(all else same).  if market interest rates are high, price volatility
will be lower than if market interest rates are low. Floating rate securities have very low levels of price volatility in relation to interest rate changes. + If coupon rate : required market yield :> bond
price : par value: premium dorsal.  If coupon rate e required market yield za'bond
price «a par value: a’iseoant hand. I If coupon rate = required market yield =t» bond
price = par value: par frond. Reinvestment Risk If interest rates decline, investors are forced to
reinvest at lower yields. Bonds with high coupons have greater risk.
Greatest risk is with callable bonds, where all;fr part of principal can be repaid in low interest
rate environment. Credit Risk ' Lie/shalt ass. Issuer might not make payments. ' Credit spread rise. Difference in bonds yield from
yield on riskrfree security. All else equal, the
riskier the bond, the higher the spread. ' Downgrade rat. Bond may be reclassiﬁed as riskier
security by a major rating agency iii oaitse a serni~annaaipay hood using a ﬁnancial
calculator: coupon
2 N = (#yearsXZ), liY = W = par, PMT = yield
2 There are two equivalent ways to price a bond: ' Discount at constant rate applied to all cash flows
{WM} to find all future cash flows’ P‘s". * Treat each cash ﬂow as a single zerocoupon bond
and ﬁnd PV of each “zero” using appropriate spot
rates for each cash flow. Prices must he the same to prevent arbitrage. Accrued Interest and Clean Prices Bond price without accrued interest is cleanpriee.
Fniiprice includes accrued interest. full price = clean price + accrued interest Yield Calculations . annual cou on a ent
current yield 2 Am— bond price Annual Equivalent Yield Converting a bondeequivalent yield (HEY) to an
equivalent annual yield (BAY) or vice versa: BEY of an annual pay bond
: 2 + YTMannual pay bond )1”: _ Y 2
annual equivalent yield : [1+ —1 Spot Rates To derive a bond’s value using spot rates, discount
the individual cash flows at appropriate rate for
each How’s time horizon; sum PV of the cash ﬂows to get bond’s current value. This value is the
arbitragerfree value. Duration and Convexity * Dannion is the slope of a bond’s pricewyield
function. It is steeper at low interest rates, flatter
at high interest rates. So, duration (interest rate sensitivity) is high at low rates and low at higher
rates. This holds for noncallable bonds. ' Connexity is a measure of degree of curvature
or convexity in the'priceiyield relationship.
Convexity accounts for amount of error in
estimated price (based on duration). A callable bond is likely to be called as yields fall, so no one will pay a price higher than the call price. The price won’t rise signiﬁcantly as yield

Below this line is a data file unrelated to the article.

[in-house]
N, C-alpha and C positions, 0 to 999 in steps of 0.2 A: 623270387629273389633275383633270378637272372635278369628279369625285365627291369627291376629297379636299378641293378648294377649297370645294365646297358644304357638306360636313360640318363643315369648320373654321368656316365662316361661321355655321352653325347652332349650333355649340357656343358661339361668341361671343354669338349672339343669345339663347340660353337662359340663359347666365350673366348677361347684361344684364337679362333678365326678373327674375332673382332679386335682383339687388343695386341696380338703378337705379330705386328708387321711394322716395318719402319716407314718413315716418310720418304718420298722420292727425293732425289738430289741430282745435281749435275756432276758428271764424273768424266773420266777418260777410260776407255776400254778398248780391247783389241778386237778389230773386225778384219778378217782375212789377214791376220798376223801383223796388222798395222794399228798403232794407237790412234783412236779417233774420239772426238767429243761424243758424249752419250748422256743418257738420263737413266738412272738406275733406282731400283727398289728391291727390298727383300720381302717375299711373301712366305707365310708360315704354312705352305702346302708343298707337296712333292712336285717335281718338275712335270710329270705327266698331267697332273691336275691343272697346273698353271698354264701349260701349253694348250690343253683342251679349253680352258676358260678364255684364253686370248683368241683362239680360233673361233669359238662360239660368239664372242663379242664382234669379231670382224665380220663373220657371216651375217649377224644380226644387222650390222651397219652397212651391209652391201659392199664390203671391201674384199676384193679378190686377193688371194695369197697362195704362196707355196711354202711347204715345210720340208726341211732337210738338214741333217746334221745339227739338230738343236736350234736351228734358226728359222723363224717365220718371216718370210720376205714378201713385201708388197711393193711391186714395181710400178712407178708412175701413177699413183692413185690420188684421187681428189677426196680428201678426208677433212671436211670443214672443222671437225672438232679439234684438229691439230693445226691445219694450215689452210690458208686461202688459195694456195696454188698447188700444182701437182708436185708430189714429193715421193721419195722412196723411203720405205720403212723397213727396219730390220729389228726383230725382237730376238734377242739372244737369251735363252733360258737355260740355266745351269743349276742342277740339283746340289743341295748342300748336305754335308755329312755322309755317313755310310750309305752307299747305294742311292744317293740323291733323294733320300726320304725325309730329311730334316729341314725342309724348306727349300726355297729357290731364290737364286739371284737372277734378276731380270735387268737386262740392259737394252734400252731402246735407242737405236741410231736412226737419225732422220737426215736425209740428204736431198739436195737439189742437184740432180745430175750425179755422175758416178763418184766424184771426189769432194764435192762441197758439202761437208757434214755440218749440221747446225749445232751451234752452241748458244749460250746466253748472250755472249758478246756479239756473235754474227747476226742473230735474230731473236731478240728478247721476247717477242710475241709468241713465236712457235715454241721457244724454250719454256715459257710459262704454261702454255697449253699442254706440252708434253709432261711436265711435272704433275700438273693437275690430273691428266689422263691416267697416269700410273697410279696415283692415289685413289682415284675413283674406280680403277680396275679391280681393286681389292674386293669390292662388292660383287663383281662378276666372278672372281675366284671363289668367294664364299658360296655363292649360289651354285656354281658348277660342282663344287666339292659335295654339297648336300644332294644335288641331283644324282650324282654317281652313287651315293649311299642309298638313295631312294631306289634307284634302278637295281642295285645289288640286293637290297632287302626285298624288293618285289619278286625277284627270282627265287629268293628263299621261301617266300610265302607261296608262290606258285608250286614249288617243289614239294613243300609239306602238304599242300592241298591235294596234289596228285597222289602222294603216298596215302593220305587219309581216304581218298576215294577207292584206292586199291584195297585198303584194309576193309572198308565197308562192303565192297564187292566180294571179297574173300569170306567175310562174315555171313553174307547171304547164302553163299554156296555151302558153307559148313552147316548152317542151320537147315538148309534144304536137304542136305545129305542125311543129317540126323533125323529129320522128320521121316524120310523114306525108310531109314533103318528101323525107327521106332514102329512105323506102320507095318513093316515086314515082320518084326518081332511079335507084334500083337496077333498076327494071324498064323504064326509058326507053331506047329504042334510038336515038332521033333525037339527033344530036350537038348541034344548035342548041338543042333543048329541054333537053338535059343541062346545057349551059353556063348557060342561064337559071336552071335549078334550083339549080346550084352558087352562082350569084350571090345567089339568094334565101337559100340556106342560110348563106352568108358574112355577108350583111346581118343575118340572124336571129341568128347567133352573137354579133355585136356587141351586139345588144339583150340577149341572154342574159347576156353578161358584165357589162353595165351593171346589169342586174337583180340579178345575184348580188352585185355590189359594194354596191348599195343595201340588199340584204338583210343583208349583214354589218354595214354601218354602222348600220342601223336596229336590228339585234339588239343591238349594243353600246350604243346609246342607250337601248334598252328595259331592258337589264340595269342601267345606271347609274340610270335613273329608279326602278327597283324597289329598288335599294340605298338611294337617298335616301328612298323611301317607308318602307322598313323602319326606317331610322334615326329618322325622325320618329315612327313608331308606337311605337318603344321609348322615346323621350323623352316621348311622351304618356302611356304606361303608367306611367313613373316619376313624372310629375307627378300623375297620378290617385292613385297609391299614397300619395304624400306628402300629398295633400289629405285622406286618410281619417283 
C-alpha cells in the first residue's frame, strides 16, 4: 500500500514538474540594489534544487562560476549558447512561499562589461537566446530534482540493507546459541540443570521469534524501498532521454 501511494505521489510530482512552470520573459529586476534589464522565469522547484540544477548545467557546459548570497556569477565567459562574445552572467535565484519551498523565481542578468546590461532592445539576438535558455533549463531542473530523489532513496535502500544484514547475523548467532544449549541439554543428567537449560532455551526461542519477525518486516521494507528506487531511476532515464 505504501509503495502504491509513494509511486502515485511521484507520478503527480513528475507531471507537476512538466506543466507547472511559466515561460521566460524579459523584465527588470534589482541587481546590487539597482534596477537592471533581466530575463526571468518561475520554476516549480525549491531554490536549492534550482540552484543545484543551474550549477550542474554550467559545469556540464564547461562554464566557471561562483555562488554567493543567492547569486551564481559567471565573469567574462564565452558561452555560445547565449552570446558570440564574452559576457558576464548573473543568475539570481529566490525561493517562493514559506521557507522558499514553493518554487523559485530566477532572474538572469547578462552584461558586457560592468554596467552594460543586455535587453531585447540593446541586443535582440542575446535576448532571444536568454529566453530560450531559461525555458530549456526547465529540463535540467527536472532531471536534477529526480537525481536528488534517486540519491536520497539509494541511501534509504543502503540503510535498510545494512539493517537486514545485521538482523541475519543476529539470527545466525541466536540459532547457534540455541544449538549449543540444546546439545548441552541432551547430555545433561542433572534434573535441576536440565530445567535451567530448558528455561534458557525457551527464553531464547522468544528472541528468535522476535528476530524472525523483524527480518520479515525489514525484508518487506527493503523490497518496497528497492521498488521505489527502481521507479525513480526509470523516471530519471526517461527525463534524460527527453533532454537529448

falls and you’ll see negative convexity at work—as yields fall, prices rise at a decreasing rate. For a positively convex bond, as yields fall, prices rise at
an increasing rate. 2V0 (5*?) V — V
effective duration (D) :_ + Convexity measures curvature of the priceyield
function. Iilliﬁprice = l‘duration (Ay) l— convexity (rhyji l r: 1 00
Note: thy is in decimal form. continued on next page... DEBT [NUESTHENTS continued... Term Structure Theories  Erpeetoiionr hypothesis. Yield curve shape reflects
investor expectations about future behavior of
shortterm interest rates. Forward rates computed
using today’s spot rates are best guess of future
interest rates. ' Liquidigipreﬁrence theory. Investors prefer greater
liquidity; will demand premium (higher yields to
invest in longerterm issues]. ' Marilee.“ regenentotion theory. Market for debt
securities is segmented on basis of investor
maturity preferences. Each segments interest rate
level is determined by supplyir demand. Futures vs. Forwards I Forward contract: one party agrees to buy,
(counterpatty sells) a physical asset! security at
speciﬁc price on speciﬁc ﬁtters date. If asset’s
future price increases, buyer (at the older, lower
price) has a gain and seller has a loss. " Futures contract: standardized, exchangetraded
forward contract. Different from forwards in
that futures trade in active secondary market, are
regulated, backed by clearinghouse, and require
daily settlement of gainsilosses. Arbitrage ' Lore of one price: two assets with identical cash
flows in the future, regardless of future events,
should have the same price. If A and B have identical future payoffs, and A is priced lower than B, buy A and sell B.
" Second type ofnroitrrrge: two assets with uncertain
returns can be combined in a portfolio that will have a certain payoff. Ifa portfolio Offs and B
has a certain payoff, the portfolio should yield the riskfree rate. Forward Contracts ' Long must pay a certain amount at speciﬁc future
date to short, who will deliver the underlying